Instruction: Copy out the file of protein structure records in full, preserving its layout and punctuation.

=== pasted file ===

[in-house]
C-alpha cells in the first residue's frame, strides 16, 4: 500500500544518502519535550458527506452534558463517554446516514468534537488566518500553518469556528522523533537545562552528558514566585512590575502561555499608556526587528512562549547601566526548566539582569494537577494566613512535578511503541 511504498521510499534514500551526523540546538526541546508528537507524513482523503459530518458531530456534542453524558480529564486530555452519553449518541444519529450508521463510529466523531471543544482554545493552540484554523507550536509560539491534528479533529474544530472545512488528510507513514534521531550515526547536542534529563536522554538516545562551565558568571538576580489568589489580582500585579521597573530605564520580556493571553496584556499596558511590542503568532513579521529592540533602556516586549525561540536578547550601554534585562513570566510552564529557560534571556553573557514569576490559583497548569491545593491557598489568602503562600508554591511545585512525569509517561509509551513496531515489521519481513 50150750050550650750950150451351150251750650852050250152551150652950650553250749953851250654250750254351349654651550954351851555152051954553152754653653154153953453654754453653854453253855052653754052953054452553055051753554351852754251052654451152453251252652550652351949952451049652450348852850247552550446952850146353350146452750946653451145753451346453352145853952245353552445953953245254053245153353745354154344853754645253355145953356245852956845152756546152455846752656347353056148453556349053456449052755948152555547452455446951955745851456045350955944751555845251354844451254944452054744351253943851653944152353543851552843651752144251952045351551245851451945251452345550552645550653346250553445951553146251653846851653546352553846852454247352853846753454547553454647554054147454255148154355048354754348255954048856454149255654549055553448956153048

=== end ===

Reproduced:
[in-house]
C-alpha cells in the first residue's frame, strides 16, 4: 500500500544518502519535550458527506452534558463517554446516514468534537488566518500553518469556528522523533537545562552528558514566585512590575502561555499608556526587528512562549547601566526548566539582569494537577494566613512535578511503541 511504498521510499534514500551526523540546538526541546508528537507524513482523503459530518458531530456534542453524558480529564486530555452519553449518541444519529450508521463510529466523531471543544482554545493552540484554523507550536509560539491534528479533529474544530472545512488528510507513514534521531550515526547536542534529563536522554538516545562551565558568571538576580489568589489580582500585579521597573530605564520580556493571553496584556499596558511590542503568532513579521529592540533602556516586549525561540536578547550601554534585562513570566510552564529557560534571556553573557514569576490559583497548569491545593491557598489568602503562600508554591511545585512525569509517561509509551513496531515489521519481513 50150750050550650750950150451351150251750650852050250152551150652950650553250749953851250654250750254351349654651550954351851555152051954553152754653653154153953453654754453653854453253855052653754052953054452553055051753554351852754251052654451152453251252652550652351949952451049652450348852850247552550446952850146353350146452750946653451145753451346453352145853952245353552445953953245254053245153353745354154344853754645253355145953356245852956845152756546152455846752656347353056148453556349053456449052755948152555547452455446951955745851456045350955944751555845251354844451254944452054744351253943851653944152353543851552843651752144251952045351551245851451945251452345550552645550653346250553445951553146251653846851653546352553846852454247352853846753454547553454647554054147454255148154355048354754348255954048856454149255654549055553448956153048